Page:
Milan, Italy, is home to amazing architecture, music, fancy shops, fashion, and everything that can make your empty heart feel full. At least that’s what the people who live here would like to think. Italy is also home to more than 60 million people, and there is only one Adventist for every 6,900 people. The Adventist Church has had a difficult time growing here.
“We have a very secularized society, says Mario Brito, Adventist Mission director for this part of Europe, and it affects the society and the Church. It’s not easy to share the gospel with people who think they don’t need God, don’t need religion.”
Just outside of Milan is the area of Bergamo. Here a Seventh-day Adventist church meets each Sabbath. Several years ago the church was small and was not growing. Church leaders decided to try establishing small groups that would use prayer as their outreach to the community. The members organized into small groups that would meet several times a week in members’ homes. They studied the Bible for a deeper understanding of Jesus and His love for them. At the same time they prayed that God would bring people to them so they could share their faith. For several months this continued, and then people from outside the church started attending the small groups. These new arrivals were co-workers and mutual friends who wanted to find a deeper meaning to their lives. Slowly the small church started to grow. Sabbath School became a time of deep spiritual study and prayer. The last 15 minutes of Sabbath School were dedicated to praying together in the small groups.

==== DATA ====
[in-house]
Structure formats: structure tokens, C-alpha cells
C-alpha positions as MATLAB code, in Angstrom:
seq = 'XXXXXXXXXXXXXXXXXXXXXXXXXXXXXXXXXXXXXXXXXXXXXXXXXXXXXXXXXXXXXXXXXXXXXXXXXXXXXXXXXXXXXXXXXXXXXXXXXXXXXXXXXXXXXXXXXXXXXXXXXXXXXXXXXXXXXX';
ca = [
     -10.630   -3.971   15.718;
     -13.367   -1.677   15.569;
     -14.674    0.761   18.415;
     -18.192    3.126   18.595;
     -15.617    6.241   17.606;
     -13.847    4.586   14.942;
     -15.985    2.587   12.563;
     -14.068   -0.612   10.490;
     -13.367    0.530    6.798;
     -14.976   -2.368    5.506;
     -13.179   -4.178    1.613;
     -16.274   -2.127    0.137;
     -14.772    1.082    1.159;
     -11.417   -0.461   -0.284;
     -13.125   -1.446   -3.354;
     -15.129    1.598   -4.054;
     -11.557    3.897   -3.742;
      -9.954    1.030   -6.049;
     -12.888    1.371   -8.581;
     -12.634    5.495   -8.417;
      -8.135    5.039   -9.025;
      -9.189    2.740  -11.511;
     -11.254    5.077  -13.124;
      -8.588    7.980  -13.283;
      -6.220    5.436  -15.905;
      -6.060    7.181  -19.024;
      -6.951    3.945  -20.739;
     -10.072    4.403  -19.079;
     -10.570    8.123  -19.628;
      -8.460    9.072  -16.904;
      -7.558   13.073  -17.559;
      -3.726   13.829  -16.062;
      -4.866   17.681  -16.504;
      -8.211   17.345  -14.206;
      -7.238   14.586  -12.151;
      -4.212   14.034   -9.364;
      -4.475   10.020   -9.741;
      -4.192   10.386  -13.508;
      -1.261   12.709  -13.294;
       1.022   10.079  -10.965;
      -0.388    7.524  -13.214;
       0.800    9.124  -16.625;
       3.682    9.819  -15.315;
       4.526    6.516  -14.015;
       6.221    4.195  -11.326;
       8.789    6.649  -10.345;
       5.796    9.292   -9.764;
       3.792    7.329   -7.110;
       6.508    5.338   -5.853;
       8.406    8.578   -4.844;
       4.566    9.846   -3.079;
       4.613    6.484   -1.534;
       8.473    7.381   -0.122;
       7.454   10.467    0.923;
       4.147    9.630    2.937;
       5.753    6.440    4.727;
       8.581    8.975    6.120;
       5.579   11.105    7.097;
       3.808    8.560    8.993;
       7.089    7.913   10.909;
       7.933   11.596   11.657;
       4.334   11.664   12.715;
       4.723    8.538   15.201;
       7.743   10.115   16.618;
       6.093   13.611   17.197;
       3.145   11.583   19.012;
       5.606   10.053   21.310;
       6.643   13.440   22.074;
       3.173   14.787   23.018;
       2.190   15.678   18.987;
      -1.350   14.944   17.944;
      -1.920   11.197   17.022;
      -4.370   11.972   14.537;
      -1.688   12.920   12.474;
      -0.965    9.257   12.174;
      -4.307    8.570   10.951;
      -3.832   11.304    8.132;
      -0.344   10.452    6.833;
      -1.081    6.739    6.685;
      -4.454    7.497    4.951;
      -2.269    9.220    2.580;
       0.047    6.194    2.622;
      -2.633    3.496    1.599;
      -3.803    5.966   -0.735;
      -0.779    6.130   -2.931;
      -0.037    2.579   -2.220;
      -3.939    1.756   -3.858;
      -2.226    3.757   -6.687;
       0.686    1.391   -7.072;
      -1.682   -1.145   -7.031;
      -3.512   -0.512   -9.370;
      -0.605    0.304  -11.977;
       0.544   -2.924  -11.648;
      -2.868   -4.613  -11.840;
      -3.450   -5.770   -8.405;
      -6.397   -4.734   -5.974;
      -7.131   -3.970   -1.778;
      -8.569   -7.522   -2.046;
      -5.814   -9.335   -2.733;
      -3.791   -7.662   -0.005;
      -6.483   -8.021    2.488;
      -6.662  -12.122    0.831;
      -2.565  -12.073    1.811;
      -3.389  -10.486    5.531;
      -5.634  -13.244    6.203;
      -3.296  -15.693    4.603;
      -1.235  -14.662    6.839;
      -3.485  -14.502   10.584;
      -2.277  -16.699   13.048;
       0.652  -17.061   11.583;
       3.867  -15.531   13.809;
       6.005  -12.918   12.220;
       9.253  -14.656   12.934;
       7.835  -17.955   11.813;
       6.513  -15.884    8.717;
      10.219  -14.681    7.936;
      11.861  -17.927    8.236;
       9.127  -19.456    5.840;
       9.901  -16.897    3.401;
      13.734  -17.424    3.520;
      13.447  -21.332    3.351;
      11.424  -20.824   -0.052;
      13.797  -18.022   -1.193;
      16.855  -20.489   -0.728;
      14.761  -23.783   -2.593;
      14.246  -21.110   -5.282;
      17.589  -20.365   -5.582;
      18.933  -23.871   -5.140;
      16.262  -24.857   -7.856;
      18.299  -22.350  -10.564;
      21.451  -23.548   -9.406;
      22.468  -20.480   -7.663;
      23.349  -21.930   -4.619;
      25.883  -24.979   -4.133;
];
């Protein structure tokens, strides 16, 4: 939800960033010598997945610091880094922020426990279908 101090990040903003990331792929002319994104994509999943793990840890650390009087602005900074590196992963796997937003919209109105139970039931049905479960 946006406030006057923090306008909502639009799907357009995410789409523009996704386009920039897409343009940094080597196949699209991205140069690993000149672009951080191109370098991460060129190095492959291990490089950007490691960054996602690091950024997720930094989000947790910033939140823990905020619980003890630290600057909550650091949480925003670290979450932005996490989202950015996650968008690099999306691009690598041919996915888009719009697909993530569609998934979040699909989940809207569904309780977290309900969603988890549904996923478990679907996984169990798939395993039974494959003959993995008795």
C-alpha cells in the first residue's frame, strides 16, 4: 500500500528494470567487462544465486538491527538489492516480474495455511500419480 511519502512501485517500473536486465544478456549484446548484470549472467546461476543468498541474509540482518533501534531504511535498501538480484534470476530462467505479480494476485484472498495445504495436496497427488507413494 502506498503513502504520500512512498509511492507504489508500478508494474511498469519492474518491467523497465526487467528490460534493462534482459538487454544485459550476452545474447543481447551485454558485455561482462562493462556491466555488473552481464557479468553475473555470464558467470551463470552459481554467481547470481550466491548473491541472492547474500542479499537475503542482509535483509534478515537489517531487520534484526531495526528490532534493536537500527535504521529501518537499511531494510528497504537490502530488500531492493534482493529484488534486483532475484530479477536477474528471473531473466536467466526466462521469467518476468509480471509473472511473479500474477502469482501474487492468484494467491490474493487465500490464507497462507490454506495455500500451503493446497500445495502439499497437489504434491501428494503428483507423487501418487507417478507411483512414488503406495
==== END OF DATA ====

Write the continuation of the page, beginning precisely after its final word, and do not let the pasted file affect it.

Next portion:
Soon the church more than doubled in size and outgrew its small building. Today there are 11 lay leaders at the church and each one is in charge of a small group. There is even talk of starting a church plant in another nearby community to alleviate the crowded church each Sabbath.
“In the mission of the church, the gospel hasn’t completed its mission until in the church, between the members, and the church in its totality has accepted the character of Christ, says Roberto, one of the lay leaders. “In such a way we will meet one time per week; after we can meet two times per week. Sometimes people meet three, four, five times per week. We eat together; we enjoy together; we sing together, and also we weep together.”
Your prayerful support of the mission offering helps provide resources to small churches like Bergamo as they strive to reflect the character of Christ and bring the members of their community to Jesus.
Church leaders realized that the gospel needed to be translated, familiarized, and contextualized and that ministers, like Paul, had to become all things to all men so that they could by all means save some.
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